As a prominent IT-hub in CEE, Belarus gave life to quite a few players in the international IT arena, including EPAM, Wargaming.net, Viber, MAPS.ME, MSQRD, Prisma, and many, many others. More and more Western software and hardware companies are entering into long-term partnerships or other contractual relationships with Belarusian talent. In this context, the basic principles of Belarusian legal regulations that govern the protection and transfer of IP rights related to software are increasingly important.
Computer Programs as Objects of IP Rights
Software as an object of IP rights falls within the scope of the Copyright and Related Rights Law No. 262-Z dated May 17, 2011. This legal act defines a computer program as a structured-in-an-objective-form set of commands and data intended for use on a computer and other systems and devices for processing, transferring, and storing information, producing computations, receiving audiovisual images, and other results. Included in the definition are documents included in the computer program that describe in detail the functioning of the computer program, including interaction with the user and external components (i.e., an interface). Copyright protection applies to all kinds of computer programs (including operating systems), which can be expressed in any language and in any form, including source code and object code.
There is no need to register a computer program and obtain a patent or a certificate of any sort to ensure that the developed software enjoys protection under Belarusian law – copyright is applied to any computer program from the moment of its creation, like any art or literature object.
Work For Hire and Computer Programs
There is an assumption in Belarusian law that the exclusive right to a computer program created by an employee is automatically assigned to the employer, unless otherwise provided by the contract between them. The author (employee) is entitled to ask for remuneration for this assignment, which is subject to the mutual consent of both the employee and the employer. From a practical point of view, it is very important to ensure that a particular computer program was created by an employee in the course of fulfillment of their employment duties or under the direct instruction of the employer. This is achieved by including necessary wording both into the employment contract and the duty regulations of each employee involved in software development. The way the developed program is reported to the superiors by the author is also important – thus it is always a good idea to have a special reporting form ready for such cases.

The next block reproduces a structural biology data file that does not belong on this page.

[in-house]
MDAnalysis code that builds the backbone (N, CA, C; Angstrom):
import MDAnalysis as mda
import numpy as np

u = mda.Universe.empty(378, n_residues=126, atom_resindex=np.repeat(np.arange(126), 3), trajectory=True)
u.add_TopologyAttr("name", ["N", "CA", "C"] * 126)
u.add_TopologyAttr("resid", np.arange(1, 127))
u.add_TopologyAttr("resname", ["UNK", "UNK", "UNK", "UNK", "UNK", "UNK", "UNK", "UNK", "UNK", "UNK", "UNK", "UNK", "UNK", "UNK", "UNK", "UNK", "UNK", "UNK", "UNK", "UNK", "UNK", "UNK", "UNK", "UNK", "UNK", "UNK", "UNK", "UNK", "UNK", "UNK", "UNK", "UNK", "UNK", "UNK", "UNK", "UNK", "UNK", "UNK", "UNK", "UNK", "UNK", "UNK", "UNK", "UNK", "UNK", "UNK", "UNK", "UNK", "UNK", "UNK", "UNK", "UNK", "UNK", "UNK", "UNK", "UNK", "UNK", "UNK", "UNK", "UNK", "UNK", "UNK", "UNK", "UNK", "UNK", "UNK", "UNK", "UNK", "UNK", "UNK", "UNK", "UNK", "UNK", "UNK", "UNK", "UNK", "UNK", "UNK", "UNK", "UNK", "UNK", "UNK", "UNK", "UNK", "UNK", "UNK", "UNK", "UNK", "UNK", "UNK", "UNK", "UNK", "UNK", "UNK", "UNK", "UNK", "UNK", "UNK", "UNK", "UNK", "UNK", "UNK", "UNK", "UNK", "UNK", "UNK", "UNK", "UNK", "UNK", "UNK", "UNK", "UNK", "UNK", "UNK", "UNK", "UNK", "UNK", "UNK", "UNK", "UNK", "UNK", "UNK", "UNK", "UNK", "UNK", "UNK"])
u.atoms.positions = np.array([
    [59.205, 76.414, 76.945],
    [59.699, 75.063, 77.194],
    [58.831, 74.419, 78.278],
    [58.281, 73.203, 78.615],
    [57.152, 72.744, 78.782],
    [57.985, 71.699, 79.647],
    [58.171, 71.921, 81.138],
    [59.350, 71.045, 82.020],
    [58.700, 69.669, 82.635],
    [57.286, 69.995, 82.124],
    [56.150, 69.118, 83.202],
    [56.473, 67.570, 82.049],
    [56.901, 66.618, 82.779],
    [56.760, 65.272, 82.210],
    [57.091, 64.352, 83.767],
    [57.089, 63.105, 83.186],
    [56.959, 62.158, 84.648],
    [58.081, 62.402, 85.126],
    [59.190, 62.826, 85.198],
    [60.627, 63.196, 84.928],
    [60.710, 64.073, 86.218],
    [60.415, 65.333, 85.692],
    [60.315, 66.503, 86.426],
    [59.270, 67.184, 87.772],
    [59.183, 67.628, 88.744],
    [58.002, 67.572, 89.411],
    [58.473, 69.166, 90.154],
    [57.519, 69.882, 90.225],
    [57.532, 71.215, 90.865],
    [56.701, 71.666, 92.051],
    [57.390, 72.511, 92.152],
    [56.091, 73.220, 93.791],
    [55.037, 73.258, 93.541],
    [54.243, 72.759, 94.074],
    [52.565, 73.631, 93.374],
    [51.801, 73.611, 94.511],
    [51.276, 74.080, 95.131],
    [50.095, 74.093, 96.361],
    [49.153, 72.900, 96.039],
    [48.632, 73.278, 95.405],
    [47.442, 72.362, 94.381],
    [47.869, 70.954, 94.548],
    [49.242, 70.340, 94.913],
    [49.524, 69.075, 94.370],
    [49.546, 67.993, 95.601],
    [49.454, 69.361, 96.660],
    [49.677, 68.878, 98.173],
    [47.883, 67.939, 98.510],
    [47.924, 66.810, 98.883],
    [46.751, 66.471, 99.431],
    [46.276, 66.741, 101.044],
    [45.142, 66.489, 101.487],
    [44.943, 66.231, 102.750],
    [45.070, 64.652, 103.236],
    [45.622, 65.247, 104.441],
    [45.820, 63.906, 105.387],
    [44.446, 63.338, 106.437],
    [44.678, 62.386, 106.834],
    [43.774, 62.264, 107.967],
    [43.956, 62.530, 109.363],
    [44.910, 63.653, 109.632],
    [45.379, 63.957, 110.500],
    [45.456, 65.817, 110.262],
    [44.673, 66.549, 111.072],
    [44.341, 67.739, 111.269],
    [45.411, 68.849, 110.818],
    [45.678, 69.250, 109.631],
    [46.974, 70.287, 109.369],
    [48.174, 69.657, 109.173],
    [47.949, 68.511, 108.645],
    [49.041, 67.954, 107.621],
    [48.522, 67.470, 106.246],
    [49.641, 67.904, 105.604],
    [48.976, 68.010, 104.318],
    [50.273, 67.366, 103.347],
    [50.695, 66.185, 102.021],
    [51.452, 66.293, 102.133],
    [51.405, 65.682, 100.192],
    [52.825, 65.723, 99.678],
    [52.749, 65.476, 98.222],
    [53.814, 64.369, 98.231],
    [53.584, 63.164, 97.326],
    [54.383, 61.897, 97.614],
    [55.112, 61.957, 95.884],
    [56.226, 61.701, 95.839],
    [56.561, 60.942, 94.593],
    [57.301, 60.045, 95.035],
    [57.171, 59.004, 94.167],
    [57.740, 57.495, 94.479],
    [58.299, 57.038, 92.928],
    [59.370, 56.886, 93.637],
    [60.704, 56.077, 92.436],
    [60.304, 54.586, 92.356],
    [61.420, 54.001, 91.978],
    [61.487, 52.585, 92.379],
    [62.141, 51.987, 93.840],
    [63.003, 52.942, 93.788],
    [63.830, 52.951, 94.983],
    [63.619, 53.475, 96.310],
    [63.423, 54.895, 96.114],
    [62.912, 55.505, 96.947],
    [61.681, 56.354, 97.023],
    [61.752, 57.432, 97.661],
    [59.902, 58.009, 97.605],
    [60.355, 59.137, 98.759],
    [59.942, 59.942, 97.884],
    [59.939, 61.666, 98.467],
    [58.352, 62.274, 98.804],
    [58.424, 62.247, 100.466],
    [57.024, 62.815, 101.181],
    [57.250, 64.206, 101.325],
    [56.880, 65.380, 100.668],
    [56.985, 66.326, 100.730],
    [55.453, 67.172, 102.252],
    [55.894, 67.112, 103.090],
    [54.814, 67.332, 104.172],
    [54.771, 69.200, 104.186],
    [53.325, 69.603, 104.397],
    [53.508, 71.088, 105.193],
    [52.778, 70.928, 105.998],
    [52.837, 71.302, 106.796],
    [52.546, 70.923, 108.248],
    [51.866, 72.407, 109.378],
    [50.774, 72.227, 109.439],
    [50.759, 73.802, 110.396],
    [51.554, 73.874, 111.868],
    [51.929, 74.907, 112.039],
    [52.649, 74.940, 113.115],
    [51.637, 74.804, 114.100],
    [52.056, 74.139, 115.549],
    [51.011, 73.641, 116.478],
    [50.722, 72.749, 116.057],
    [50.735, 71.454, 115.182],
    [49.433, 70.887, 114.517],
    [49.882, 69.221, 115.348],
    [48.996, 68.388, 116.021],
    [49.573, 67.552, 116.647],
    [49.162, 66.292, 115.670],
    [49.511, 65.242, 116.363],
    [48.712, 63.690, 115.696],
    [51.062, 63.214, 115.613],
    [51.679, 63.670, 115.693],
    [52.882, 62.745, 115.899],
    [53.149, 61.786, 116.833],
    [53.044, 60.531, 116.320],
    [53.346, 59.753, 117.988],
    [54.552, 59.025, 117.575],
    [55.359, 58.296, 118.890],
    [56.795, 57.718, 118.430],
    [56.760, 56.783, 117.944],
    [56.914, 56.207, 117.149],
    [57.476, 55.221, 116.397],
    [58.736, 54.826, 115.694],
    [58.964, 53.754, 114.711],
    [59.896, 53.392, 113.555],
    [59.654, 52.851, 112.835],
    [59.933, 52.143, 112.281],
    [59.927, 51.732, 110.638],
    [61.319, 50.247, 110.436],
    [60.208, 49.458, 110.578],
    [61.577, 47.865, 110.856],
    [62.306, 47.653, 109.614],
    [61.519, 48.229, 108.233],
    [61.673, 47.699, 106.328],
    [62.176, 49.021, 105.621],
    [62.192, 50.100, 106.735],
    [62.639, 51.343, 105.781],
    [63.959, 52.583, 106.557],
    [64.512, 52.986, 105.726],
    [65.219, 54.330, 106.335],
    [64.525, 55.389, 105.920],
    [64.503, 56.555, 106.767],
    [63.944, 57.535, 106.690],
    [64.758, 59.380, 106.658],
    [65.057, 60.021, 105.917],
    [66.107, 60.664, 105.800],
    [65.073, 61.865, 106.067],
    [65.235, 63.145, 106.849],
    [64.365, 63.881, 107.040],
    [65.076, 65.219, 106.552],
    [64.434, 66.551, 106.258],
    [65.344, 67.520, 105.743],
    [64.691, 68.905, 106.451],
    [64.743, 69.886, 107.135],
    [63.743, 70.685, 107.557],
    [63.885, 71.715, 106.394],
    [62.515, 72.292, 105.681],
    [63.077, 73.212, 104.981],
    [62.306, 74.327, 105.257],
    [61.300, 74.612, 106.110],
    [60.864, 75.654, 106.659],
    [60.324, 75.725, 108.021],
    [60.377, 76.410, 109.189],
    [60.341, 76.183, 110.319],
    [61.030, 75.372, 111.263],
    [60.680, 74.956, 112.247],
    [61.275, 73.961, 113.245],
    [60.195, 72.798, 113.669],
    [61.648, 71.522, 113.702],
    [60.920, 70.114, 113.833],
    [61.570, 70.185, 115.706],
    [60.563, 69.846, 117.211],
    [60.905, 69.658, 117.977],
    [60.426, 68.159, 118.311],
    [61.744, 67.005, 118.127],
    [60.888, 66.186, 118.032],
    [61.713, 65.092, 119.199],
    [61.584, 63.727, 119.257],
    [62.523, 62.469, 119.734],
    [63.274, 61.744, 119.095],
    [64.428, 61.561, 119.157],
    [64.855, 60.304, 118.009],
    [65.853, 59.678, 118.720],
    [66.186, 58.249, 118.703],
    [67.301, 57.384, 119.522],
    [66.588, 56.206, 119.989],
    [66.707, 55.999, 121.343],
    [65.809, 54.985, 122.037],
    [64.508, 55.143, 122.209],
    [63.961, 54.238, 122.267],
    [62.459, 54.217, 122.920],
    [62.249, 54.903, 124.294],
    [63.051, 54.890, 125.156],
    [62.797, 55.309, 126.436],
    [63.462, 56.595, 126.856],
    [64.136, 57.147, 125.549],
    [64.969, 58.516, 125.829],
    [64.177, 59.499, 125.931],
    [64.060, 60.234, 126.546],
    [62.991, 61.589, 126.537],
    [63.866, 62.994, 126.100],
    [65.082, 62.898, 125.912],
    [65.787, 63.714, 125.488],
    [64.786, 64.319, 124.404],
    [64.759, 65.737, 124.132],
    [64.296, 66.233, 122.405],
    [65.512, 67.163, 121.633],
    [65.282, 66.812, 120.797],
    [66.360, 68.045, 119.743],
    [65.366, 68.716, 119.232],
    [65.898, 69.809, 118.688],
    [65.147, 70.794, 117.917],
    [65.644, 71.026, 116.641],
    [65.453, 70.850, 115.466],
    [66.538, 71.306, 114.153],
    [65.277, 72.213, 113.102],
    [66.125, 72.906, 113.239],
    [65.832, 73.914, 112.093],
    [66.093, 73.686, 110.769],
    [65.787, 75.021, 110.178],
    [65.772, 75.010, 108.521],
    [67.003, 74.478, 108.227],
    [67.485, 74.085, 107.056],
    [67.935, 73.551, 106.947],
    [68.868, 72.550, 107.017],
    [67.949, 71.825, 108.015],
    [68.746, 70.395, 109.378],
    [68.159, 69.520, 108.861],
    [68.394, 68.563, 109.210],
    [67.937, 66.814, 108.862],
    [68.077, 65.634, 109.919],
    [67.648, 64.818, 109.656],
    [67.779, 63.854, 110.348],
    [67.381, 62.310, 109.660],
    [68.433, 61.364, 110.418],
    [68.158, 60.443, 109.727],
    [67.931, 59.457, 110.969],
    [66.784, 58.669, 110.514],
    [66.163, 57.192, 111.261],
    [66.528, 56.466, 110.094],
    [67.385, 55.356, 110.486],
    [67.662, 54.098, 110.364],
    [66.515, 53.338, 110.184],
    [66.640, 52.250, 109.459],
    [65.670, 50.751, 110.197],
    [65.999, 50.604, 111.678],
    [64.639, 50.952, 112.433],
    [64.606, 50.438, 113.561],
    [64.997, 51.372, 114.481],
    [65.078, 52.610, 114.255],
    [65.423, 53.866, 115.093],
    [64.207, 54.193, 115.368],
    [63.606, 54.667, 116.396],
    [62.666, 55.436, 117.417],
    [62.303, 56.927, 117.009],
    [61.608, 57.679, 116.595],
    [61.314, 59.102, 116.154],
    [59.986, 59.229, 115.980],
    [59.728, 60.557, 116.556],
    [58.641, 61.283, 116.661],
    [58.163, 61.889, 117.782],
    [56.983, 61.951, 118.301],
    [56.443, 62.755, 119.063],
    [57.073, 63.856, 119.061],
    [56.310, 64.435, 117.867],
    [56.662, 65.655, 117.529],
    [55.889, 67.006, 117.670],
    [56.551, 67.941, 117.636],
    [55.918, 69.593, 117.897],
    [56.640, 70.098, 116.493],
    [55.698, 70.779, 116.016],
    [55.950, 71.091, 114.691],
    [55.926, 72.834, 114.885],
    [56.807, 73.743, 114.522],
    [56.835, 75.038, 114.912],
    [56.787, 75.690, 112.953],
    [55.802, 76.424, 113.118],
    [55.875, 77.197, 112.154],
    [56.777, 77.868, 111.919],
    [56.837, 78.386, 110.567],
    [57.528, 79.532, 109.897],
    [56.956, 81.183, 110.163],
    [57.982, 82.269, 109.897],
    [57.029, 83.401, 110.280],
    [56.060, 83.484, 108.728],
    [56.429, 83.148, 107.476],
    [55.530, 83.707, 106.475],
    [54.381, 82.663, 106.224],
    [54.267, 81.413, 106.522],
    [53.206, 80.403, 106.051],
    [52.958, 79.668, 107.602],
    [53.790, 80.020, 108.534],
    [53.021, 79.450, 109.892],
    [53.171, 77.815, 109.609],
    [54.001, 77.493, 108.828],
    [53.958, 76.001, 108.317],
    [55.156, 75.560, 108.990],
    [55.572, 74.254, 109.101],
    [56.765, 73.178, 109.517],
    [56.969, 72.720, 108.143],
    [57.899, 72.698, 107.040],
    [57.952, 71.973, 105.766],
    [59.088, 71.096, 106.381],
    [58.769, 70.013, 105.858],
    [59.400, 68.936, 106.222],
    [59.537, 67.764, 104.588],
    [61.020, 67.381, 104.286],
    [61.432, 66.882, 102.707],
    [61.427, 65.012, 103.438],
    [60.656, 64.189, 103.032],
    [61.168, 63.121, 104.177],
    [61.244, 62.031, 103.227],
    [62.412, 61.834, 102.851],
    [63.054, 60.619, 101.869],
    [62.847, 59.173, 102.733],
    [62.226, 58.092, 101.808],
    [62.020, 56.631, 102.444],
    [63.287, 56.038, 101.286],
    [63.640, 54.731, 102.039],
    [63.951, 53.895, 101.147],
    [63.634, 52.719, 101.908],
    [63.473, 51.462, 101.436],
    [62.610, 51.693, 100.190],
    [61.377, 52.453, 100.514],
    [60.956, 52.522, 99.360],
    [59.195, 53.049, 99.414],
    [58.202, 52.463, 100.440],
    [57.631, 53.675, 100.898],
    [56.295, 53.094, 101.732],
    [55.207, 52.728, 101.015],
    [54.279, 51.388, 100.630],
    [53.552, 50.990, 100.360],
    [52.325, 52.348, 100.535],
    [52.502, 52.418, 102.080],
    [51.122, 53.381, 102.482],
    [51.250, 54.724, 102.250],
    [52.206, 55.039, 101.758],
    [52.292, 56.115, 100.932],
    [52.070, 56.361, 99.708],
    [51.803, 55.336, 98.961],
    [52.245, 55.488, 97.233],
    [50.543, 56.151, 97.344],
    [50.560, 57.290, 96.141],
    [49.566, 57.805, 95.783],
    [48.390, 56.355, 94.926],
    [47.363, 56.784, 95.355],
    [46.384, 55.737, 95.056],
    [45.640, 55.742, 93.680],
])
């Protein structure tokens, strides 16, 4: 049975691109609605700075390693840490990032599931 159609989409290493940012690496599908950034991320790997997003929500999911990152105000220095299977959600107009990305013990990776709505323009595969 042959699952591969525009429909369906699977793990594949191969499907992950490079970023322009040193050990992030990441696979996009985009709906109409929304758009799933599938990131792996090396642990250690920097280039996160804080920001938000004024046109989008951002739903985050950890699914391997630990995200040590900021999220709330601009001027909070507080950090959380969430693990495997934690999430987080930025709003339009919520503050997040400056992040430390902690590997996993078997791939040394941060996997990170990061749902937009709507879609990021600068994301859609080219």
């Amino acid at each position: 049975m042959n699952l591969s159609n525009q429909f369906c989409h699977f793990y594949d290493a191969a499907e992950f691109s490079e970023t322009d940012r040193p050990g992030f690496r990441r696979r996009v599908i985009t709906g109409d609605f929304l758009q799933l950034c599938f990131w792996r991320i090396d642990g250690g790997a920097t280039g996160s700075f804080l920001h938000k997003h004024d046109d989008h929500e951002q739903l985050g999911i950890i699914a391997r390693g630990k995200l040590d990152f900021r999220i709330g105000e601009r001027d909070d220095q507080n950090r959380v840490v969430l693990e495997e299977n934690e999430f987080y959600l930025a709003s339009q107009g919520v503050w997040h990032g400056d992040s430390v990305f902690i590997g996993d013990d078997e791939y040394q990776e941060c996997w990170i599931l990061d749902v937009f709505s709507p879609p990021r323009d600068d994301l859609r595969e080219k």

If the employer does not start using a program it received the exclusive rights to from the employee within five years from the date of the assignment or does not re-assign the exclusive right to another person, the exclusive rights are automatically transferred back to the author employee, unless otherwise provided by the contract between the employer and the author.
If the team involved in the development of software is working under civil contract rather than employed it is important to sign a license or IP rights assignment agreement with each team member to ensure a smooth transfer of the exclusive rights to the software.
And since the majority of US and English law-governed templates are inapplicable for this purpose, it is always a good choice to hire a local advisor to assist you in getting through all the peculiarities of our legal system.
By Klim Stashevsky, Deputy Director, Arzinger & Partners
This Article was originally published in Issue 4.5 of the CEE Legal Matters Magazine. If you would like to receive a hard copy of the magazine, you can subscribe here.